7040 Syllabus (Fall 2020)
St. Catherine University
Master of Library and Information Science Program
LIS 7040 G01: Information Access Services (14415)
As of 8/15/2020; subject to change - the most updated information is in D2L.
Credit hours: 3 semester hours
Classroom: Synchronous and asynchronous online
Time: Wednesdays, 6:05-9:05pm
Contact hours: 45 (15 interactive lecture, 10 discussion, 10 workshop, 10 project work).
Prerequisite or co-requisite: LIS 7010
Instructor: Joyce Yukawa
Office: CDC 45 (working remotely Fall 2020)
Online office hours: one hour before/after class & by appointment
As an introduction to effective reference service, the course addresses philosophy, principles, and practice of reference services, including the selection, evaluation and use of general reference sources; bibliographic control; online searching; reference research; reference interview; information literacy; and functions and management of reference and online services. 3 credits. Prerequisite or co-requisite: LIS 7010.
As the information environment constantly shifts with changes in technology, one important aspect of our work as LIS professionals is to transform user-centered services to be more relevant and to ensure that the core principles and values that guide us continue to flourish. In this course, we will look at core knowledge and practices through the interaction of three facets - information, technological systems, and people - and put our insights into practice through collaborative and experiential learning.
- Cassell, K.A. & Hiremath, U. (2018). Reference and information services in the 21st Century: An introduction (4th ed.). New York: Neal-Schuman. Available for purchase in the St. Kate’s bookstore.
Other assigned readings are listed in the Calendar and further readings are listed in the class wiki.
Course Learning Outcomes
Course Learning Outcomes
By successfully completing this course, the student will be able to:
|MLIS Program SLOs*||Method of Assessment|
|1. Understand and compare the organization of information for access in print sources, databases, and on the web.||SLOs 1, 2, 5, 6||Search Exercises, Online Subject Guide, Bibliography Plan, Class Workshops|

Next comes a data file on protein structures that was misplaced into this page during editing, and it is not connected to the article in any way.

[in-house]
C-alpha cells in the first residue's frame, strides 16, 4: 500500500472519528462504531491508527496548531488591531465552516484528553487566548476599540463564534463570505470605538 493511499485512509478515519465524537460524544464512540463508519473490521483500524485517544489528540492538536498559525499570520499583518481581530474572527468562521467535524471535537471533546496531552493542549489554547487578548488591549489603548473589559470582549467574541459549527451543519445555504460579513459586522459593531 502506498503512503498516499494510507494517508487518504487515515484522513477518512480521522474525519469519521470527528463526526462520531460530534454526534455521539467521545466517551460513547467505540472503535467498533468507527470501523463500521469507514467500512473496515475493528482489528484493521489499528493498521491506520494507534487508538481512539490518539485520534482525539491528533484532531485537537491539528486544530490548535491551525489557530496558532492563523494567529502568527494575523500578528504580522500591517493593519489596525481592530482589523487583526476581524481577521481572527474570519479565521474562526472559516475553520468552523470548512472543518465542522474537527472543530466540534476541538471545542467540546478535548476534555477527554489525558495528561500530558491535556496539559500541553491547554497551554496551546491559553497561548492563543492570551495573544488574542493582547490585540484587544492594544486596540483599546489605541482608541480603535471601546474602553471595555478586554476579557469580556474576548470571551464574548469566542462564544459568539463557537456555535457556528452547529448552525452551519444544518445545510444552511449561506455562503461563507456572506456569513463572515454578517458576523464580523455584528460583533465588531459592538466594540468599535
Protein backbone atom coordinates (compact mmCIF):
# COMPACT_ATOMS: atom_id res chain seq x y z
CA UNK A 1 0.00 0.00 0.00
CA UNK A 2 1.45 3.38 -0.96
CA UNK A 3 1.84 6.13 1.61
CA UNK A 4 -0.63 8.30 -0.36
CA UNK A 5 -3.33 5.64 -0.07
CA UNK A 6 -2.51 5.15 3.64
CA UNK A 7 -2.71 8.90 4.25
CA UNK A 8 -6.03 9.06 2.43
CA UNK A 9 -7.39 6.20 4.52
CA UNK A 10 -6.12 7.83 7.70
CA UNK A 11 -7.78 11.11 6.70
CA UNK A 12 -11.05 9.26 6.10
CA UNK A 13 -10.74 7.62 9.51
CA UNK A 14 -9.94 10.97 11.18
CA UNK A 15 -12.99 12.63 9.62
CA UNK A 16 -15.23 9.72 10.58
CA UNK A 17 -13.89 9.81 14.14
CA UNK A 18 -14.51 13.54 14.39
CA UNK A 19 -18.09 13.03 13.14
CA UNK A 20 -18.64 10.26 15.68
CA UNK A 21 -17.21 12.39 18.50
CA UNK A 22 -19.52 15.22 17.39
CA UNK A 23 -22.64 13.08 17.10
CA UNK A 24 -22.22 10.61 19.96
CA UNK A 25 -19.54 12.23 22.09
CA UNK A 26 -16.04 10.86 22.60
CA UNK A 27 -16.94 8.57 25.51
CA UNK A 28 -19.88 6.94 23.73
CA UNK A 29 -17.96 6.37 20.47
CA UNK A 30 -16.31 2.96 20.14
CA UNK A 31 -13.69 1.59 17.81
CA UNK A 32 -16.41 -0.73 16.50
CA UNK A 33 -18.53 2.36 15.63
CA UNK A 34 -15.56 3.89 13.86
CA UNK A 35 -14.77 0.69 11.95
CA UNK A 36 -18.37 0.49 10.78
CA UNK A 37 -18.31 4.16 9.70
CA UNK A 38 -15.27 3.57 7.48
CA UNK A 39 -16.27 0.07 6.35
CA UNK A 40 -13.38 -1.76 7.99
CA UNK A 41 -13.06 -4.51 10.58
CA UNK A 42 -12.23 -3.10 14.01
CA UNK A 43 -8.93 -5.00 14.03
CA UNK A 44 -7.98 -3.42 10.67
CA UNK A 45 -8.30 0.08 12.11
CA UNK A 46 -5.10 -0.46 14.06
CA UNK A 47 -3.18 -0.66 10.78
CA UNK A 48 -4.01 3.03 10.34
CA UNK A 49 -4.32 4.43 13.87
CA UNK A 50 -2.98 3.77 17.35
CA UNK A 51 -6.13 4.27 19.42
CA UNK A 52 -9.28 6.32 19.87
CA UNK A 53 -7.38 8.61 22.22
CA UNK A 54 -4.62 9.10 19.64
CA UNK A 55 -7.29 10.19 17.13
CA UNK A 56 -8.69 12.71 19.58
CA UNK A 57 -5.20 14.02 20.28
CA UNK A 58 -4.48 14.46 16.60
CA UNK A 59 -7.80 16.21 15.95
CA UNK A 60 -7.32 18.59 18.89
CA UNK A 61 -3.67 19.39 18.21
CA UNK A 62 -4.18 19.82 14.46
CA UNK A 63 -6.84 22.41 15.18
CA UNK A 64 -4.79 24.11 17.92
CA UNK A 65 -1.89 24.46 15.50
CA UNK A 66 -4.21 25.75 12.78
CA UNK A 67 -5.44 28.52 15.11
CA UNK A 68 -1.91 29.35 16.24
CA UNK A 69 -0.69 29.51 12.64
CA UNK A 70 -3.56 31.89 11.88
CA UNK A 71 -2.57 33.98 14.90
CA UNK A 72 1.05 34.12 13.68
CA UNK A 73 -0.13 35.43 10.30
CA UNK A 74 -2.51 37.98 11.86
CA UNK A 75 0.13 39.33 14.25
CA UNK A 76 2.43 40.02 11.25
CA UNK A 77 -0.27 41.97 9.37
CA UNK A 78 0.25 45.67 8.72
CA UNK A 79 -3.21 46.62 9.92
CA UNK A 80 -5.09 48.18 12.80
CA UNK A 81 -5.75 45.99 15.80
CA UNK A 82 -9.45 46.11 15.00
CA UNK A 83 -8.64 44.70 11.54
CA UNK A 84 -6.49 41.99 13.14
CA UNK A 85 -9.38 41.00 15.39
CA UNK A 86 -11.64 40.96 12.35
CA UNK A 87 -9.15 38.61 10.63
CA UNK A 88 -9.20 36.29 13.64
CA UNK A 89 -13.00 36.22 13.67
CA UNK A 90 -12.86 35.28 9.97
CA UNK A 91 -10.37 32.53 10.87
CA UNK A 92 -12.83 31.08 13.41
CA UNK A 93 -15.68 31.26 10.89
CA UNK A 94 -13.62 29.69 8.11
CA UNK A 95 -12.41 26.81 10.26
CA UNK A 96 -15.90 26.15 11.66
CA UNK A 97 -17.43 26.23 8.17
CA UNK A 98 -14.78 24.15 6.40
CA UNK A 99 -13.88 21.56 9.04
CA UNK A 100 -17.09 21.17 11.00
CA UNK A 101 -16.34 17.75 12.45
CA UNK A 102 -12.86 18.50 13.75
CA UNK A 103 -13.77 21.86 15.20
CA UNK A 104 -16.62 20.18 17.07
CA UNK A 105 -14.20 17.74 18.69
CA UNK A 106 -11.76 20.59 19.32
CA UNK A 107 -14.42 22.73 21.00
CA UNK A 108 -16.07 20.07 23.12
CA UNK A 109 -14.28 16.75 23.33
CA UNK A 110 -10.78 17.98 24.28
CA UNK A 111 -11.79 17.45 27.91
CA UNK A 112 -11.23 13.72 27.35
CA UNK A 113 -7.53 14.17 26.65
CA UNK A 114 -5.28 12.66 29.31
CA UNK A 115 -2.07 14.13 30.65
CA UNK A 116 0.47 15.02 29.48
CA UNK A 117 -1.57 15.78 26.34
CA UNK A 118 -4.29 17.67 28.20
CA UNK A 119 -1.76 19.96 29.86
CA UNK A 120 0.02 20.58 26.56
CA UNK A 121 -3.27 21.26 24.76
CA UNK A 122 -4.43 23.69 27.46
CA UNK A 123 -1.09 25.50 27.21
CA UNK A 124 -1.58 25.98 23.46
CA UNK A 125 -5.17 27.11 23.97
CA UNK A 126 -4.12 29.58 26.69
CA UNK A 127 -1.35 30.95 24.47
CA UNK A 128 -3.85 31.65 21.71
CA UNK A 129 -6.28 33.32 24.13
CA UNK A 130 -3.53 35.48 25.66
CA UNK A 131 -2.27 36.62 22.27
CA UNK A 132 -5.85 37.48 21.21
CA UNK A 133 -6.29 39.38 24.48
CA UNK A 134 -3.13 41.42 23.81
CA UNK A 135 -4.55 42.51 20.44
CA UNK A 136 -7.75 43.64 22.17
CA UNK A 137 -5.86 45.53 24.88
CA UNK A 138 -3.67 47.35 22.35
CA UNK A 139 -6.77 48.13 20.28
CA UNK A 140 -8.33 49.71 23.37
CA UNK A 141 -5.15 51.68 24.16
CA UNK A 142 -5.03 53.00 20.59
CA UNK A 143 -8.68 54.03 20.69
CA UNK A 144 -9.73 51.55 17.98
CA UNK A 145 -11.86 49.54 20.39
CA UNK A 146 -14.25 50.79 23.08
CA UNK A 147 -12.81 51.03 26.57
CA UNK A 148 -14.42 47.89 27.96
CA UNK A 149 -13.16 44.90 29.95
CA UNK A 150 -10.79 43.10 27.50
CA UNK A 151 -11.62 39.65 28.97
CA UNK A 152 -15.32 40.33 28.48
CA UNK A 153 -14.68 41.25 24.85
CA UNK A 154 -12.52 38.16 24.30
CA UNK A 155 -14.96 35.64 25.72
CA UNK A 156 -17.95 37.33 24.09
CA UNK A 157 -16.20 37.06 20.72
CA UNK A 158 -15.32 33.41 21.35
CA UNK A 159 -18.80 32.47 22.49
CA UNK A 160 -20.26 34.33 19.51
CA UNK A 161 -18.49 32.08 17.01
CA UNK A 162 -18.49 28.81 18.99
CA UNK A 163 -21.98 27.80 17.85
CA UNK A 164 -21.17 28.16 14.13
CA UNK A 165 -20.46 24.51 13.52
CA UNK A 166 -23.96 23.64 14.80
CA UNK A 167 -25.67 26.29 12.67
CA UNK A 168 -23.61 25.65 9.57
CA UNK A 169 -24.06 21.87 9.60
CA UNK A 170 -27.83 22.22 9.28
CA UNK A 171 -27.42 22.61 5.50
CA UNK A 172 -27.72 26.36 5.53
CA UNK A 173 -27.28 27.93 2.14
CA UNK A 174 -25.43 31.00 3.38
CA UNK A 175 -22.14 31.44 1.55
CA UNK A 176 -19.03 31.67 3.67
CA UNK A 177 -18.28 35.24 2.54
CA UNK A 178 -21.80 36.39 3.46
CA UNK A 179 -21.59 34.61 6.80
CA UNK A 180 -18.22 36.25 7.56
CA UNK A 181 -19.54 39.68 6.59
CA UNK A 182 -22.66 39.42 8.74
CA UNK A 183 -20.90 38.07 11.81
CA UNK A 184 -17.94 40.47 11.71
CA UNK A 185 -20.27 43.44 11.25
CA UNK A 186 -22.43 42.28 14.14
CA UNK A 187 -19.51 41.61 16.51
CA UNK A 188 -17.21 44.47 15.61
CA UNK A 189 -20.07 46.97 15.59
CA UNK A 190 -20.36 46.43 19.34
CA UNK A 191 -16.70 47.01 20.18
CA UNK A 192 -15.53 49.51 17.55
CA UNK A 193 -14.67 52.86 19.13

|2. Understand users' information seeking behavior.||SLOs 1, 2, 7, 8||Reference Observations Report, Class Workshops|
|3. Demonstrate techniques used to retrieve, evaluate, and synthesize information from diverse sources.||SLOs 2, 3||Search Exercises, Online Subject Guide, Bibliography Plan, Class Workshops|
|4. Cite sources precisely using a standard style manual (APA).||SLO 2||Search Exercises, Bibliography Plan, Reference Observations Report|
|5. Evaluate the quality, accuracy, comprehensiveness, timeliness, and utility of individual reference resources.||SLO 2||Search Exercises, Online Subject Guide, Bibliography Plan, Class Workshops|
|6. Understand and use "best practices" in reference and user services, both face-to-face and online.||SLOs 2, 5, 6, 7, 8, 9,10||Reference Observations Report, Class Workshops|
|7. Express an integrated philosophy of reference/ information service.||SLOs 12||Reference Observations Report|
|8. Understand and demonstrate information literacy instruction, such as user guides and brief bibliographic instruction sessions.||SLO 9, 10||Online Subject Guide, Class Workshops|
|9. Understand the issues and trends in information access services.||SLOs 1, 5, 7||Class Workshops|
*MLIS Program Student Learning Outcomes
|Information for People||SLO 1: Understand the philosophical, historical, and ethical foundations of the field.|
|SLO 2: Through understanding the relationships among information, people, and technology, apply library and information science principles and practices.|
|Research||SLO 3: Demonstrate understanding of research methods and the interdisciplinary nature of LIS knowledge.|
|SLO 4: Apply research knowledge and skills to improve practice, critically evaluate the works of others, and answer questions in the profession.|
|Technology||SLO 5: Understand the social, cultural and ethical implications of technologies on individuals, organizations, society, and the library and information professions.|
|SLO 6: Critically analyze, select, use, apply, and evaluate technologies in the information environment.|
|Social Justice||SLO 7: Understand issues of power, privilege, and marginalization in society and how they relate to the library and information professions.|
|SLO 8: Analyze inequities in library and information services and work to empower marginalized groups.|
|Literacy and Learning||SLO 9. Understand and promote literacy for self-‐actualization and participation in a global society.|
|SLO 10: Understand learning principles and pedagogy to educate users according to their needs.|
|Professionalism and Leadership||SLO 11: Understand and apply principles of leadership, management, advocacy, and communication.|
|SLO 12: Articulate your own philosophy, principles, and ethics of library and information science and apply them to professional practice.|
Search Exercises (10% of grade)
In two search exercises, students will answer reference questions using various types of reference sources. These exercises enable students to compare the organization of information in databases and on the web, as well as develop better search skills to effectively retrieve, evaluate, and synthesize information.
Due dates: See Calendar
Online Subject Guide (15% of grade)
An online subject guide is a single web page or series of pages that calls attention to useful materials on a specific topic, usually from the perspective of a particular library for its users. The main function of the guide is to direct users to a limited number of highly relevant, quality resources that are essential when beginning an investigation of the topic. Students will create an online subject guide on a topic of interest for a particular library or library system using LibGuides, a popular platform used by many libraries. Students will put into practice a user-centered focus as they retrieve, evaluate, synthesize, and creatively present information.